15. The British Columbia government must lobby the federal government and other provinces to adopt full employment as a high priority goal of general macro-‐economic policy in order to garner the wage increases such policies would generate. Because medium to large businesses will find it difficult to raise prices, higher wages would likely come out of profits for corporations, which now stand at an excessive share of national income in any event. This might prove problematic if businesses were short of capital for investment. But the reverse is the case, at least for the larger firms and many medium-‐sized ones which have been accumulating huge stocks of retained earnings that languish on the side-‐lines or are used to fund mergers and stock buy-‐outs. If companies such as these, be they local or from outside the province, want to be partners in a valuable industrial strategy for B.C. then they should be required to change in their behaviour as part of the “price of admission”.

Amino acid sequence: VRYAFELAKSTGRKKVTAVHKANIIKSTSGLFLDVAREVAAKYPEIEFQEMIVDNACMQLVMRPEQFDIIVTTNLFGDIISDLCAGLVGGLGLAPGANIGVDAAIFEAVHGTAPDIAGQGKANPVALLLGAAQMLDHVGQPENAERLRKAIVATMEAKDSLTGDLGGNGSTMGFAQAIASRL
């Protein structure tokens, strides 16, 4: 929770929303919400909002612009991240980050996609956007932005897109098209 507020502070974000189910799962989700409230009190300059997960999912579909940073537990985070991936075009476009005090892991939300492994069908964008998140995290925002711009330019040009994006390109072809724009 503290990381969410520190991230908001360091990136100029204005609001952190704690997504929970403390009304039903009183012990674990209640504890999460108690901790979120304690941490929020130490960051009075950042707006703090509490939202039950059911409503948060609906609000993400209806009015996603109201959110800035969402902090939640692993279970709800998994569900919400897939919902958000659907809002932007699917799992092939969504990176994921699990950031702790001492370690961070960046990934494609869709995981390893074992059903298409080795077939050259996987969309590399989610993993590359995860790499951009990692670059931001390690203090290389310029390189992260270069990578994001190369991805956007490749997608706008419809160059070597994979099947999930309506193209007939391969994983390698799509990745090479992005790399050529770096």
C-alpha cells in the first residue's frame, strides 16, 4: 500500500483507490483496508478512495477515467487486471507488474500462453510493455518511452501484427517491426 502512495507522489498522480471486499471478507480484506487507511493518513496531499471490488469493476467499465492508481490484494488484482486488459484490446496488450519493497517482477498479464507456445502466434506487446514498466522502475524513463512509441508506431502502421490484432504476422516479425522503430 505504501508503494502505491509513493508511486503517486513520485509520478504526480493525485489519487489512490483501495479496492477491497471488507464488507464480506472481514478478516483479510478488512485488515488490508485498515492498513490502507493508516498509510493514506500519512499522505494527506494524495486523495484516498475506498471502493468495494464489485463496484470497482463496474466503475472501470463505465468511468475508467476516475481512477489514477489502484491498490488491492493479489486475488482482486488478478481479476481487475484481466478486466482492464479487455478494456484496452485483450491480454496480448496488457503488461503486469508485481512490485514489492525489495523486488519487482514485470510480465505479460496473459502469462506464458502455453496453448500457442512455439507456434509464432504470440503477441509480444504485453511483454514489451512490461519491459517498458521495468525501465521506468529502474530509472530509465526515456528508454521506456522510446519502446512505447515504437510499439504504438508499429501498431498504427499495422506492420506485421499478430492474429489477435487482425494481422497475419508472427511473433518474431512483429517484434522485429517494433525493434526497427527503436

16. The power of government procurement contracts must be strategically and solidly linked to any initiative that embraces the above-‐noted considerations. To the greatest extent possible, companies that create reasonable quantities of good jobs must be given priority when it comes to purchase agreements funded by the public purse. Also, much can be learned from the practice in Germany, Britain and the USA where governments enter into “customer innovation contracts”, around select R&D efforts, as a source of funding for start-‐ups when venture capital funding is not readily available.
17. Government must take the lead to facilitate the vital synergies among research institutions and universities, education and training colleges, business entities, manufacturing operations, merchant banks and venture capital firms, essential infrastructure, government agencies, residences, shops and services by producing creative development plans to allow for essential close proximity among these entities. This requires the thoughtful planning and development of what have become known as “innovation districts” within our cities but also smaller communities where appropriate.